Expect to see new and continued investments in the budget to improve living conditions for First Nations, Inuit and Métis following an emergency meeting in January.
Watch for more money for a long-term plan to build and repair reserve housing and water infrastructure. Reports have said hundreds of millions of dollars will address overcrowded, crumbling homes that can lead to health problems.
The government is expecting to meet its deadline to reduce the number of boil water advisories on reserves with a previously earmarked $1.8 billion investment.
3. Science, innovation and a labour force for the future
Watch for scientific research funding, following on recommendations from a blue-ribbon panel that reviewed the state of science in Canada and urged new money for fundamental science.
Former University of Toronto President David Naylor, who led the review, called for phased-in investments over four years until there is $1.3 billion more for researchers, scholarships and facilities.
The panel also recommended creating a new national advisory council on research and innovation and a co-ordinating board for Canada's research agencies.
There also could be measures for innovation — to adapt for the workforce of the future in a global economy increasingly shaped by automation.
The budget will also provide $50 million to help local journalism at a time of transformative change in the industry.
4. Tackling cyber-security, environmental threats
With election tampering, hacking and cyber threats on the rise, the government is expected to spend to fortify Canada's electronic defences against foreign interference in the 2019 federal election.
CBC News has reported the government is poised to spend up up to $1 billion beefing up Canada's cyber defences and encouraging tech firms and talented programmers to work with the federal government,
The federal government is also expected to make significant investments to meet United Nations targets to protect the country's lands, inland waters and oceans. A coalition of 19 environmental organizations has called on the federal government to use the budget to invest $1.4 billion over the next three years and another $470 million a year after that.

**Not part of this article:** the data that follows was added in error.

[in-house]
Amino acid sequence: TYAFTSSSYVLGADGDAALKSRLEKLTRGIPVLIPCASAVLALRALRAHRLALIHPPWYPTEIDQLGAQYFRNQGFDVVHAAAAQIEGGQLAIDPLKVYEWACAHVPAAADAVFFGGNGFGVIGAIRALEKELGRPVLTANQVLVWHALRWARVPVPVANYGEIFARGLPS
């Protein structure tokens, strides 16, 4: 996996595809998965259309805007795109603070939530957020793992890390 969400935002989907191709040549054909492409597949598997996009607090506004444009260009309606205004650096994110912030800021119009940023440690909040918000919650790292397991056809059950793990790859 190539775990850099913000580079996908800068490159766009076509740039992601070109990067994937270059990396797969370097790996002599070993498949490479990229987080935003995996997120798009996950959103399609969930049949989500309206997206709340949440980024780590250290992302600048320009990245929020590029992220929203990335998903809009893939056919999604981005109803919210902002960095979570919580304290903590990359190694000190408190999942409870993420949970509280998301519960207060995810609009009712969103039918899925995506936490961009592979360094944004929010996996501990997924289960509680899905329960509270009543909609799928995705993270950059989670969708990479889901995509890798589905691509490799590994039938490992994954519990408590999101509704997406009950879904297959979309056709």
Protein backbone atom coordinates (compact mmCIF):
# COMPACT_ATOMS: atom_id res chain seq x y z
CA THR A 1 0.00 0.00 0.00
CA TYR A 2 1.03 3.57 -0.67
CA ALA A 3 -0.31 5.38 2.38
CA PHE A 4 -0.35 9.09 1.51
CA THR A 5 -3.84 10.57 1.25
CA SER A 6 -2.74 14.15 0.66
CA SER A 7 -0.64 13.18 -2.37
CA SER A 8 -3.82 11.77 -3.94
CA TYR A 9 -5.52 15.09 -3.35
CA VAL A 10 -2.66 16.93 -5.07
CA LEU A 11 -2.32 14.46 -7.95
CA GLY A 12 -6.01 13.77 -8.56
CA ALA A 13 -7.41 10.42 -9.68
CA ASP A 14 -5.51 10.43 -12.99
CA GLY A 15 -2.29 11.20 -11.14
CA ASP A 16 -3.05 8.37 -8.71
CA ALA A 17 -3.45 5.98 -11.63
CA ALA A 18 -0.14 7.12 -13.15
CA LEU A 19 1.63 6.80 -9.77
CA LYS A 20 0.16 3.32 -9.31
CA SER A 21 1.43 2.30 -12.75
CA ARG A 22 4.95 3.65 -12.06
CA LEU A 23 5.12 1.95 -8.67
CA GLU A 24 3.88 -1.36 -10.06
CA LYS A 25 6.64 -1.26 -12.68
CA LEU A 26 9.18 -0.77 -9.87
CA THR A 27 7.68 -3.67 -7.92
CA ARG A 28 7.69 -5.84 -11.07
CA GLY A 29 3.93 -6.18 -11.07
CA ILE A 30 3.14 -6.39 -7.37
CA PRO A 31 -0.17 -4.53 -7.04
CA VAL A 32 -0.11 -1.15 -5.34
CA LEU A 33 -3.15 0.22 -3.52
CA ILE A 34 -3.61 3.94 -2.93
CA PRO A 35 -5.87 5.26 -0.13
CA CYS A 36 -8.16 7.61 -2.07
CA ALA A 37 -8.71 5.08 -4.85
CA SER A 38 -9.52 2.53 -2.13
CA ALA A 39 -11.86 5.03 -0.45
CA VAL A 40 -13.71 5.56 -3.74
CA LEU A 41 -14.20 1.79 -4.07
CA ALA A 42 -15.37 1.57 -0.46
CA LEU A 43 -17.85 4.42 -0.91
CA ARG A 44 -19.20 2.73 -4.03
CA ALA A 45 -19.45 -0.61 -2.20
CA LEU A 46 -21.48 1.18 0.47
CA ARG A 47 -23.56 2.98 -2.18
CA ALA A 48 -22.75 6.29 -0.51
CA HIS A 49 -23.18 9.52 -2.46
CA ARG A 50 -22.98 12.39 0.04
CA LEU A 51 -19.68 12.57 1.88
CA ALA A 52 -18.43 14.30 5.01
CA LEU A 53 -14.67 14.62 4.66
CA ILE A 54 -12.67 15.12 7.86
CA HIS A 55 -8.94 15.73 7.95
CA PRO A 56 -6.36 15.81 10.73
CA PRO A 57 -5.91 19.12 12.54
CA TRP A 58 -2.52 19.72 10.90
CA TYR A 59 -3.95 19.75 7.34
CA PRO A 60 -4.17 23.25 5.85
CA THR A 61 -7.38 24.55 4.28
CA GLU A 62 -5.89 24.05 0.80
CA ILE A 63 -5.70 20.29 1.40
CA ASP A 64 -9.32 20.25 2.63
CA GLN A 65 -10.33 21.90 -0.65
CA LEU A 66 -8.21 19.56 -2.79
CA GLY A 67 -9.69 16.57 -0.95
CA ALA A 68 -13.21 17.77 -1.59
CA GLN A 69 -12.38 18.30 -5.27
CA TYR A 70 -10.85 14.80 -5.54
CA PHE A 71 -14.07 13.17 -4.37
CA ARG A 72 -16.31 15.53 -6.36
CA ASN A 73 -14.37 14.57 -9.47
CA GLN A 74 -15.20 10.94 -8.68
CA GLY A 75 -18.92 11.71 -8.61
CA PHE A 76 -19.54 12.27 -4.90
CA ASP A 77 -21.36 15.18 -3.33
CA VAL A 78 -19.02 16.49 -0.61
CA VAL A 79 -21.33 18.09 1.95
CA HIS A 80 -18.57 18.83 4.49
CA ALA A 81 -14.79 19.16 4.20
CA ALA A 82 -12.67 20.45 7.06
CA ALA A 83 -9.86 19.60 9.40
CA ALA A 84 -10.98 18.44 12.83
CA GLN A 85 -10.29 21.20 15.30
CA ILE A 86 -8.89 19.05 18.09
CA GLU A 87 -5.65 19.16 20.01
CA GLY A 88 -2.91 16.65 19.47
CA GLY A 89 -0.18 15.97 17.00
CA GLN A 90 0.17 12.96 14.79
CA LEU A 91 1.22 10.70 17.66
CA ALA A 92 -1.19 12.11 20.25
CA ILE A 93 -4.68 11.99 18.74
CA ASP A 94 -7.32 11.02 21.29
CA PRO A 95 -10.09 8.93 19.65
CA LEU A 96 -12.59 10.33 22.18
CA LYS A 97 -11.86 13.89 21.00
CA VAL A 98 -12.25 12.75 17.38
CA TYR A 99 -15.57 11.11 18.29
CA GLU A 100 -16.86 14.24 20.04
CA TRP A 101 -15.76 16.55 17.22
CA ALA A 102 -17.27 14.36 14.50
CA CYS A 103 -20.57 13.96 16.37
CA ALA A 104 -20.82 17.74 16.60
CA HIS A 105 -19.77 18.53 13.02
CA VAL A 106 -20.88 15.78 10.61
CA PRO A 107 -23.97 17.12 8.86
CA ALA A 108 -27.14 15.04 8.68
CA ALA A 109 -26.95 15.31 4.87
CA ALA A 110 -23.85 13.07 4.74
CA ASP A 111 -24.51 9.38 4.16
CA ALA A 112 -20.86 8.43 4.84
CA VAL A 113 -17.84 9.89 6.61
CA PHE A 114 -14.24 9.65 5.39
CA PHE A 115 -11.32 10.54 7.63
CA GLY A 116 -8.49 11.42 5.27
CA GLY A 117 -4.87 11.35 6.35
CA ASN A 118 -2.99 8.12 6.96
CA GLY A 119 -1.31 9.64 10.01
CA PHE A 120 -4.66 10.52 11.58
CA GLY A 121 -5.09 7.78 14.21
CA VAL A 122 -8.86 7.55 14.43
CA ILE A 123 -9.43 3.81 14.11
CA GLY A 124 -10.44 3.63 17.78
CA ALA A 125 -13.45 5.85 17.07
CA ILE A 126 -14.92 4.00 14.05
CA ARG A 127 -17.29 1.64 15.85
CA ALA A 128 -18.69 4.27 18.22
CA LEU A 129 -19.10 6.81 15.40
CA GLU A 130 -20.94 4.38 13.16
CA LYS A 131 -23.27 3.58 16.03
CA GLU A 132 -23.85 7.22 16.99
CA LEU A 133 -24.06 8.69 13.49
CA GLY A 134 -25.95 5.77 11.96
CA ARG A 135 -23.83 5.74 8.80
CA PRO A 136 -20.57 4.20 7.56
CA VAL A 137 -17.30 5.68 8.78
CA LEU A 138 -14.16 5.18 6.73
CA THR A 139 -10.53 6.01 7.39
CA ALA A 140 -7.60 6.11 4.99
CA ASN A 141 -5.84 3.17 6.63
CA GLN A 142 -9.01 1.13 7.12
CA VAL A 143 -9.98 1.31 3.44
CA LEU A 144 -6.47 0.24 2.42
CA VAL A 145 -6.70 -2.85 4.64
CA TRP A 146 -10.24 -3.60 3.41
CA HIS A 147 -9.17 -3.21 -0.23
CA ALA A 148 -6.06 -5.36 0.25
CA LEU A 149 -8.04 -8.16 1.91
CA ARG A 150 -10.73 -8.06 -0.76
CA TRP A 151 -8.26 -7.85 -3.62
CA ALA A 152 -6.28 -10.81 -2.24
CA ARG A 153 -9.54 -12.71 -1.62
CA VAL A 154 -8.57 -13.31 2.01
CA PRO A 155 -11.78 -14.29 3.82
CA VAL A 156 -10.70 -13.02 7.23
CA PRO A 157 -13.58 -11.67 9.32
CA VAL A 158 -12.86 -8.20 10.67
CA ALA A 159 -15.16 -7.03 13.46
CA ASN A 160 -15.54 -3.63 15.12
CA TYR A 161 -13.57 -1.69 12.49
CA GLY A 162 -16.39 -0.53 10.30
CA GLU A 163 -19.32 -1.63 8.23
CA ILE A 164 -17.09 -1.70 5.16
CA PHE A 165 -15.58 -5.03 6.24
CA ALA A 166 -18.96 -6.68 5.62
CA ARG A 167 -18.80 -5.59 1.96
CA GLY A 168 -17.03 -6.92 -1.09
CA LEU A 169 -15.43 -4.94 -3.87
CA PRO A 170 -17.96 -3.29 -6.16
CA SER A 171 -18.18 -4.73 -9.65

5. The bottom line
The government is unlikely to meet its 2015 campaign promise to balance the books by 2019: the fall fiscal update projected a deficit of $19.9 billion in 2017-18 and $18.6 billion in 2018-19, representing just under one per cent of GDP.
The Conservatives were already criticizing the budget for out-of-control spending before it was tabled.
Finance critic Pierre Poilievre accused Morneau of creating budgets that are more about throwing around money than achieving good results. Lowering taxes for business and entrepreneurs would help all Canadians, including women, he said.
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"Our goal should be to allow every Canadian, of every gender, to grow their take-home pay by keeping more of their earnings," he said. "Unfortunately, this government, to fund its spending addiction, is doing the opposite."
The NDP released its own pre-budget wish list, calling for a crackdown on offshore tax havens that would free up billions for national dental and pharmacare, and major investments to improve Indigenous living standards.
"These are the kinds of investments you can make when you have a fair tax system, but we don't have one right now," NDP finance critic Peter Julian told CBC.
Julian called it a "watershed" budget which will reveal the Liberals' level of commitment to reducing family debt loads and inequality.
Follow CBC's budget coverage today
The CBC's Hannah Thibedeau takes your questions ahead of today's federal budget at 1 p.m. ET at Facebook.com/CBCPolitics live from Parliament Hill. Live coverage continues at 3 p.m. ET on CBC News Network and cbcnews.ca with a pre-budget special hosted by Rosemary Barton, and our budget specials on CBC Television, cbcnews.ca, Twitter and CBC Radio One at 4 p.m. ET. Find more programming details here.
With files from the CBC's David Cochrane